Removing Alcohol in Wine--for Balance
Editor-at-Large, Dan Berger offers his rebuttal to his APPELLATION AMERICA colleague, Alan Goldfarb’s, article on one of the “wine industry’s dirty little secrets” -- Cutting the Alcohol In Wine: What Wineries Don’t Want You To Know
January 30, 2007
The result would have been a wine with about 10 to 11 percent alcohol. Having visited the Loire Valley often and having talked with many Chenin Blanc producers, Stare knew that a wine with a more classic approach, such as he wanted to make, would be better with about 12% alcohol. So he sent out 1,000 gallons of the unfermented Chenin juice to a concentrator and the next day he got back 100 gallons or so of the same juice, only this time far more concentrated. The resulting wine fermented out to just over 12 percent alcohol and was highly praised for its classical structure.
At the time, Stare was most open and above-board about having done the procedure – in effect, he was adding alcohol to a wine which would otherwise be deficient in that component. And there was no outcry of manipulation. Yet, these days, there seems to be some rather heated controversy over the opposite situation, that of alcohol removal.
Look at other aspects of technology over the years. Was there a hue and cry when stainless steel replaced wooden or concrete vats for fermentation? Hardly. Indeed, most modern wineries now embrace their steel tanks, and white wine, as we know it, would simply not exist without them. Filters have been used for wine for centuries, ever since man discovered all sorts of creatures floating in the final product. Who decried their use (until some modern-day wolf-criers implied that filters ruin fine wine)?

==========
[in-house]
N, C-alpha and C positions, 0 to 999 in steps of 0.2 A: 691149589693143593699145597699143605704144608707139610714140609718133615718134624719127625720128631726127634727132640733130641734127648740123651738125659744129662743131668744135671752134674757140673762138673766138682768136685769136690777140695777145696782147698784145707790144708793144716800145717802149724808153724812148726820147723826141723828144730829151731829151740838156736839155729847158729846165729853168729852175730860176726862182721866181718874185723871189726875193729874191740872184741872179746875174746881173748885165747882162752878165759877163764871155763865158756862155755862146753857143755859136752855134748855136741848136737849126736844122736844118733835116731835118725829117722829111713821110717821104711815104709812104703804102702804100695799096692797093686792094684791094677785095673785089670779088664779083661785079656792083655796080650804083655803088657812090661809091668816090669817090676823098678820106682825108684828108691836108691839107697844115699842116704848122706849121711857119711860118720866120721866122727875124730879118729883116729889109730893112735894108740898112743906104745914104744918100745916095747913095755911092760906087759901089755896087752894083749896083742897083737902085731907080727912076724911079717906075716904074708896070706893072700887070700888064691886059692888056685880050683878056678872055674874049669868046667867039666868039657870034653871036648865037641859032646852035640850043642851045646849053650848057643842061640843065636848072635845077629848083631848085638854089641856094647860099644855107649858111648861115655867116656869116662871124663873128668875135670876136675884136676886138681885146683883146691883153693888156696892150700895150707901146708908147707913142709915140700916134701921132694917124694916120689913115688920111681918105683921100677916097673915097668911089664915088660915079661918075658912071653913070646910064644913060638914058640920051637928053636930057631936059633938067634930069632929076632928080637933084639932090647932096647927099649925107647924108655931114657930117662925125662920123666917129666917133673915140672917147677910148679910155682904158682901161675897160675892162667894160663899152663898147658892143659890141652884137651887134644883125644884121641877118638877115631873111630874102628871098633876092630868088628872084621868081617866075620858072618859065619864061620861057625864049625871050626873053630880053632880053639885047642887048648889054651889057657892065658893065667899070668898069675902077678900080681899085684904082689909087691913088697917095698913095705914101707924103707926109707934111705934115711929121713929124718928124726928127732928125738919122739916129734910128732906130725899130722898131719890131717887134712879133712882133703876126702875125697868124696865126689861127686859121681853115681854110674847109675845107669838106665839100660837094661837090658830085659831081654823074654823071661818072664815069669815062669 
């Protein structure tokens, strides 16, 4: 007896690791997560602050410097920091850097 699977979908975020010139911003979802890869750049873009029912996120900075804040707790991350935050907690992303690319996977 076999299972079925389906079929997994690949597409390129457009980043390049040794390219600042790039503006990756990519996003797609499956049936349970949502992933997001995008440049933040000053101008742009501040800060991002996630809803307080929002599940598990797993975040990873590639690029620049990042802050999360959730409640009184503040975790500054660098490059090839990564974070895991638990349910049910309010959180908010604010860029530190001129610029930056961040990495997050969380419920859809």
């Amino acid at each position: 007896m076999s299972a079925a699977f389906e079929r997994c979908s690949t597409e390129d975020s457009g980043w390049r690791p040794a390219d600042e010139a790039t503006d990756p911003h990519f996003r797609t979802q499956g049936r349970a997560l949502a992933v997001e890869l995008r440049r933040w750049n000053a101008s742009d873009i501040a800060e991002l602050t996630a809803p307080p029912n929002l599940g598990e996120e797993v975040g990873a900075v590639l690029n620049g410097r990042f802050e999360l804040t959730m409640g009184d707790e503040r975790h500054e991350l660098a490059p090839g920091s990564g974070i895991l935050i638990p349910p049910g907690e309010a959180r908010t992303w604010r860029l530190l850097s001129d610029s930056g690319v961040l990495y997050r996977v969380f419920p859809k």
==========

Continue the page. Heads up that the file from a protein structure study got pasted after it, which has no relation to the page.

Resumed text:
I must admit that there was some skepticism in the 1970s, when the centrifuge first became popular to provide clean juice before fermentation. But in 1980, as stuck fermentations for Chardonnay ravaged Napa and Sonoma wineries, the culprit was finally identified as the centrifuge. After which the gadget was quietly put under tarps, with one wine maker calling it “a $100,000 dollar paperweight.”
But technology that works ought never to be ignored for the sake of some purists. The key phrase in that last sentence is “that works.” By that I mean the use of any sort of high-tech-ishness that improves the wine by making it more reflective of its place and more reflective of its varietal.
Reverse osmosis and the spinning cone (and even, to a lesser degree, rehydration) do precisely that. And it’s easy to tell why it works. In a table wine, high alcohol is not a benefit-- it is a drawback. It is a distraction from the fruit components in the wine. To test this yourself, pour two glasses of tap water. Into one of them pour a jigger of vodka and smell the two glasses. The vodka-detracted glass will have the aroma of alcohol. Needless to say, this aroma has nothing to do with grapes, and thus it is that you’ll be able to see this in the same wine poured into two glasses, one with 12 percent alcohol and the other with 16 percent alcohol.